She sees her aunt rest her head on her uncle's shoulder, and he laughed about something. She has no idea what they're saying. She doesn't know what one would say in that situation.
Minutes tick by, and the rain lightens up. Her uncle is staring down at Aunt Tara. His next movement breaks them all. He grabs her head, and kisses her forehead. He keeps his mouth there, tilts his head upwards and his shoulders shake. And she knows, and they all know.
Katara, mother of two, grandmother of five, aunt to three, sister to four, wife of one; is no more.
Toph is the first to sink to her knees, because she probably felt the heartbeat fade through the concrete. Toph is sobbing, and then they all are. Kyoshi buries her face in her husband's shirt, and he holds her tight.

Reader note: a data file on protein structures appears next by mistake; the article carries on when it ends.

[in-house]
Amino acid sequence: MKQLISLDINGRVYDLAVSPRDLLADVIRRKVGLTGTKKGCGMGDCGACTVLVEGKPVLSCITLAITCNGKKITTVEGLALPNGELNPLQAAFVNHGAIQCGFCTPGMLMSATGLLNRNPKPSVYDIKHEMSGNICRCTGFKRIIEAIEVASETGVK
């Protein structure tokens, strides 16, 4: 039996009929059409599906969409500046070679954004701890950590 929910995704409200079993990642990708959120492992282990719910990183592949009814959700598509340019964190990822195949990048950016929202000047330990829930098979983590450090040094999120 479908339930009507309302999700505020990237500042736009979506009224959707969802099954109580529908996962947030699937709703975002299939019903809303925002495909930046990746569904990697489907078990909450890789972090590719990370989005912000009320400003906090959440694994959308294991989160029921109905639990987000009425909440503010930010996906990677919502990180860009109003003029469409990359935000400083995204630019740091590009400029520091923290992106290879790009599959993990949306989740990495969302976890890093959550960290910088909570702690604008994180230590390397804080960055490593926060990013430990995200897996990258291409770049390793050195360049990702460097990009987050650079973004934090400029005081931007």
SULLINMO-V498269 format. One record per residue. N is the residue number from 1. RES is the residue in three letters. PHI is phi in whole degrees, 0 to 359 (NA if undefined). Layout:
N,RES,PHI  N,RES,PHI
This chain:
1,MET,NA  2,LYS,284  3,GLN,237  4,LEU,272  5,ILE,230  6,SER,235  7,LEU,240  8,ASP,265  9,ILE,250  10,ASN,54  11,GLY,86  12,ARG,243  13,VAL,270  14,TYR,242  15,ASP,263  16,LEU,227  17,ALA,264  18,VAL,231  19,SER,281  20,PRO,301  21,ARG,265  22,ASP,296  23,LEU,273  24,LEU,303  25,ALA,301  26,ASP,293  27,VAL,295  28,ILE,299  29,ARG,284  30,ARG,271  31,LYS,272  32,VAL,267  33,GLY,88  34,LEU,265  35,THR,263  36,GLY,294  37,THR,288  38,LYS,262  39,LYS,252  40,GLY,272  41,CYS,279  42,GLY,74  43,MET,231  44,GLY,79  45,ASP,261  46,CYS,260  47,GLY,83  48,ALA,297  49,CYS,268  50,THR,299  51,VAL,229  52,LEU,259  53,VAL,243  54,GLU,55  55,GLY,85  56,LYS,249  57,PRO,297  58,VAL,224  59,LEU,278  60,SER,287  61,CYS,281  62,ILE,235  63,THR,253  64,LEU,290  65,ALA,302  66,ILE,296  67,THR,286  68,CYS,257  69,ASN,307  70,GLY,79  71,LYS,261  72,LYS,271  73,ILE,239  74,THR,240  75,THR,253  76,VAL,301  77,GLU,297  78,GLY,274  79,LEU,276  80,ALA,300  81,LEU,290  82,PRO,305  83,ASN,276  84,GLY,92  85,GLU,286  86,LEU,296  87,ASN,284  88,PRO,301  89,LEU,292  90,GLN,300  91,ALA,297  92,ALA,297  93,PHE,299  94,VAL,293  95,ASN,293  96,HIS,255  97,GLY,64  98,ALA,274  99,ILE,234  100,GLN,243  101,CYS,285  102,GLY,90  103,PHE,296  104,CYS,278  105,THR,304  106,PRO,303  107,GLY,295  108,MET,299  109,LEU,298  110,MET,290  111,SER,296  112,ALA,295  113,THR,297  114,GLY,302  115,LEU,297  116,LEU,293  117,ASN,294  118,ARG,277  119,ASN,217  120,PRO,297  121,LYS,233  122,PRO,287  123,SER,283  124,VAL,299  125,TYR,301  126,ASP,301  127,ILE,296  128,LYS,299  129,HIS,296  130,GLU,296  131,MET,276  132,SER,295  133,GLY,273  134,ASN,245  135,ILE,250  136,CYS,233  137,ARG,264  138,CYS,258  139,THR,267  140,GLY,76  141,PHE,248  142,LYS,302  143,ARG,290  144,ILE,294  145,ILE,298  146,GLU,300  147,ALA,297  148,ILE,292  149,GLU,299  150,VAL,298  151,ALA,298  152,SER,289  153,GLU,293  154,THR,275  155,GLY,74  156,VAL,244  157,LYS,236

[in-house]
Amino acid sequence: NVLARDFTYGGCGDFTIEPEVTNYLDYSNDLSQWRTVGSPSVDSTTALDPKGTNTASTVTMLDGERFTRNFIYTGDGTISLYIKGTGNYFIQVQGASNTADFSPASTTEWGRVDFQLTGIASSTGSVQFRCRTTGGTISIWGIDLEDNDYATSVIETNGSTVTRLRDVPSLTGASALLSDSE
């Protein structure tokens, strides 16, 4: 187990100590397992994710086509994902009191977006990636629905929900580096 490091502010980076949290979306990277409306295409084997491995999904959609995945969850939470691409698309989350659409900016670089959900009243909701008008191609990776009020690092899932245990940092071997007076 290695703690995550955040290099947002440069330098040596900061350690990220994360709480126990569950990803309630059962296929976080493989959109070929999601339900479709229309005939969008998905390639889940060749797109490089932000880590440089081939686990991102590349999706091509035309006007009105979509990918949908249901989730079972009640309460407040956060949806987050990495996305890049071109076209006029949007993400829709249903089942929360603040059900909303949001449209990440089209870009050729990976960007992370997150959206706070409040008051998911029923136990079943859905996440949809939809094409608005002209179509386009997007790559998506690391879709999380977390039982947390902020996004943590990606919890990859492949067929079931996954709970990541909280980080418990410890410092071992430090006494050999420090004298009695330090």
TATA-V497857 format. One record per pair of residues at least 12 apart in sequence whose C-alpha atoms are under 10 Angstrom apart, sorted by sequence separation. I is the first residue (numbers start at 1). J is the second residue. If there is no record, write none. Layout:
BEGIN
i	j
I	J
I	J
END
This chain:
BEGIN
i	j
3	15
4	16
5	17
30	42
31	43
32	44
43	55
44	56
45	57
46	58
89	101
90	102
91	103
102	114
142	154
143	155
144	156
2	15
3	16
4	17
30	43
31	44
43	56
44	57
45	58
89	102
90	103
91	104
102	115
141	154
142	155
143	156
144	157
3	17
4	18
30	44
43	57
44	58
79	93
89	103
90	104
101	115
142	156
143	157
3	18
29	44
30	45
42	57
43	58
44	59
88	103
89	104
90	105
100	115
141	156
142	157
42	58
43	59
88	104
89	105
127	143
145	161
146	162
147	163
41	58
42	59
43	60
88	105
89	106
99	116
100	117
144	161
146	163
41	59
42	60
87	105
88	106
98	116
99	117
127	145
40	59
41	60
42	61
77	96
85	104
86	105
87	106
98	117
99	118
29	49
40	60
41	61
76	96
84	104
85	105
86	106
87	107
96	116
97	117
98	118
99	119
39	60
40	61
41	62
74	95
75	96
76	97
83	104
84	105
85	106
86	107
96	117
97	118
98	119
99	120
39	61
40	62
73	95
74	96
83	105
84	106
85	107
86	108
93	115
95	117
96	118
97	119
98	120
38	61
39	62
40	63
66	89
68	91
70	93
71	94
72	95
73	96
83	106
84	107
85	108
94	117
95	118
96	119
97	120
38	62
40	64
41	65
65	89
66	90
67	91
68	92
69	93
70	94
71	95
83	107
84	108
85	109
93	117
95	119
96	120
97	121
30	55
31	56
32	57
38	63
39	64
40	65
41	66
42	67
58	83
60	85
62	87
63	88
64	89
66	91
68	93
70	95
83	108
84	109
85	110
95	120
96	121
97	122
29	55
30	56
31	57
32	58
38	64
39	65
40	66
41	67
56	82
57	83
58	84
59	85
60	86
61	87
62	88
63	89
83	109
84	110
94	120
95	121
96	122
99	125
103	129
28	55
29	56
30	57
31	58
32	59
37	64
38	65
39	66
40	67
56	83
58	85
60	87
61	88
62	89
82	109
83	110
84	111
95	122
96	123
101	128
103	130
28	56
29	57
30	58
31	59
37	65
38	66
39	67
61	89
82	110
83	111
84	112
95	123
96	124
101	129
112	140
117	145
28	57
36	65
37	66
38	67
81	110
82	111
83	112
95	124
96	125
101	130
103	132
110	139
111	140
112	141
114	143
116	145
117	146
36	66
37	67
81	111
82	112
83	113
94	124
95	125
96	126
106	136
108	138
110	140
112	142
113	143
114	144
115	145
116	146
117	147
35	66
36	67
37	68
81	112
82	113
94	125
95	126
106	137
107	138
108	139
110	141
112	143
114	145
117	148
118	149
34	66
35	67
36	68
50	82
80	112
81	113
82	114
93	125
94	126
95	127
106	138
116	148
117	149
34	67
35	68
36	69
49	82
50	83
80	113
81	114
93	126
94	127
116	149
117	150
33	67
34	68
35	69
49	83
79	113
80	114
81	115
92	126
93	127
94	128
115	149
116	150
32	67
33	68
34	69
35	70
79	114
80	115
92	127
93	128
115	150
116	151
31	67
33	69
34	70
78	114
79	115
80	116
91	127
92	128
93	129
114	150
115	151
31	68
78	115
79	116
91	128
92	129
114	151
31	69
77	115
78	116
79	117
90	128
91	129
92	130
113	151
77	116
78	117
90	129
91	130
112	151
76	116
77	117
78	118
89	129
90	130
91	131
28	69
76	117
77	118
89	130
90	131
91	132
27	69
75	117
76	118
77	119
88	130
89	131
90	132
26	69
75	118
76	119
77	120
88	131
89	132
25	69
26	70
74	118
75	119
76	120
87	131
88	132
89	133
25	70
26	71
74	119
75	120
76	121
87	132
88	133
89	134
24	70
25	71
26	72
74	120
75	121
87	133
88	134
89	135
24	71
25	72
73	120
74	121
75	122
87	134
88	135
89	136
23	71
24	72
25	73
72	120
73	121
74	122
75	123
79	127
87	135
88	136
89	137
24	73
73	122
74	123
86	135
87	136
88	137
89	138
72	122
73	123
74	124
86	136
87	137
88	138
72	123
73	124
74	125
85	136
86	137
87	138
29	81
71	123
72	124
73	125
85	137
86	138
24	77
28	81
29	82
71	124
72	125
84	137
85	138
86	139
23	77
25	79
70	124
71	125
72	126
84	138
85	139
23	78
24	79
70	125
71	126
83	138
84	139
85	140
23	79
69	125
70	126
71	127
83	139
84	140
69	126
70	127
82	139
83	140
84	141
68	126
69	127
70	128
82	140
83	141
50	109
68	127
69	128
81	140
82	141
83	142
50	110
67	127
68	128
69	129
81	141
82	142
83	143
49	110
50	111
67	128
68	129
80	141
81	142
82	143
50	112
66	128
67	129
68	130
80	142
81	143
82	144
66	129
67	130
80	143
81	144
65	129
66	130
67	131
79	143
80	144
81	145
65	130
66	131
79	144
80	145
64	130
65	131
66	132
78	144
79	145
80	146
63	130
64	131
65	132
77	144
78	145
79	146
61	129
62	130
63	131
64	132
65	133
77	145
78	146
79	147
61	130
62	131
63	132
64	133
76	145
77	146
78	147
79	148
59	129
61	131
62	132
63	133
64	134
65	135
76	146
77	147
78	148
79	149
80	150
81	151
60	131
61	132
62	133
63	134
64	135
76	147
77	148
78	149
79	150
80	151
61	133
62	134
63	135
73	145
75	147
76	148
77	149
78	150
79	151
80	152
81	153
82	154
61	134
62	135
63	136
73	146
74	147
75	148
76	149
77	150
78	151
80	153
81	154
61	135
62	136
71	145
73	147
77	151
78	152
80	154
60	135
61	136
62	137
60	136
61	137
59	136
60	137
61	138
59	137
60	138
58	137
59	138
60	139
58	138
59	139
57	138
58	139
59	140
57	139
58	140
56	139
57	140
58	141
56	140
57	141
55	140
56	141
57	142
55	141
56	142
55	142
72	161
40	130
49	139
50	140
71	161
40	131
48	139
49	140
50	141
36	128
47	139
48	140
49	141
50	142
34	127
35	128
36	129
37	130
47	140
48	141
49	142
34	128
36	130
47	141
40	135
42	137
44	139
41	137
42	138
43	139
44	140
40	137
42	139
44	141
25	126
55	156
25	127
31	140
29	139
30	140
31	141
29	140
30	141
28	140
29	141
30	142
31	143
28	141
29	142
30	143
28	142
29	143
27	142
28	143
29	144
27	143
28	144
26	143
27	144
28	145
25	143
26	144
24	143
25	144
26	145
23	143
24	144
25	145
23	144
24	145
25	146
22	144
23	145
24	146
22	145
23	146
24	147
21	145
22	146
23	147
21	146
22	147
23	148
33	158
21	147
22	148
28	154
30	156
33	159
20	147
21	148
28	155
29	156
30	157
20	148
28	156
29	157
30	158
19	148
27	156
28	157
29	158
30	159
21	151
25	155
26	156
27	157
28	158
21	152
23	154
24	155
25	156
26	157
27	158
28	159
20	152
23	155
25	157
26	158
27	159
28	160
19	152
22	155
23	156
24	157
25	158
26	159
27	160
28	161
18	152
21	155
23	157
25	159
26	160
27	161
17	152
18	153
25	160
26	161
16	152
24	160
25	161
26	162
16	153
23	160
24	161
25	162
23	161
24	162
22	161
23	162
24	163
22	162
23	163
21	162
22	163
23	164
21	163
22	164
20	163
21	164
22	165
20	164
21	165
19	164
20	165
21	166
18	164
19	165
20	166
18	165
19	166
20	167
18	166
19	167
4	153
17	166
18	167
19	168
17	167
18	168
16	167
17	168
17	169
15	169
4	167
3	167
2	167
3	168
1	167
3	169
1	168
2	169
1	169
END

Life ends, Kyoshi knew, it all ends. Sometimes it ends so peacefully, it was like falling asleep. Sometimes you had warning, you got to make arrangements. You got to say goodbye. And while she knew not all were that lucky, it was hard to feel they had been given a gift. Saying goodbye and watching goodbye were two different things.
"This was our first date. Do you remember? You were there." Lee is looking at the painting. The same one from all those years ago. This museum was now entirely full of Kat's art. Aang had bought it out, and demanded she fill it.
Kyoshi is holding his arm, wiping her face, "I do. You brought her…some sort of flower she didn't like."
"Did I? Ah, it's been too long." He moved to the next one. An old painting, one of Kyoshi when she graduated high school. Kat had called it Brat Grad.
Kyoshi sighed, "She really hated her art, didn't she?"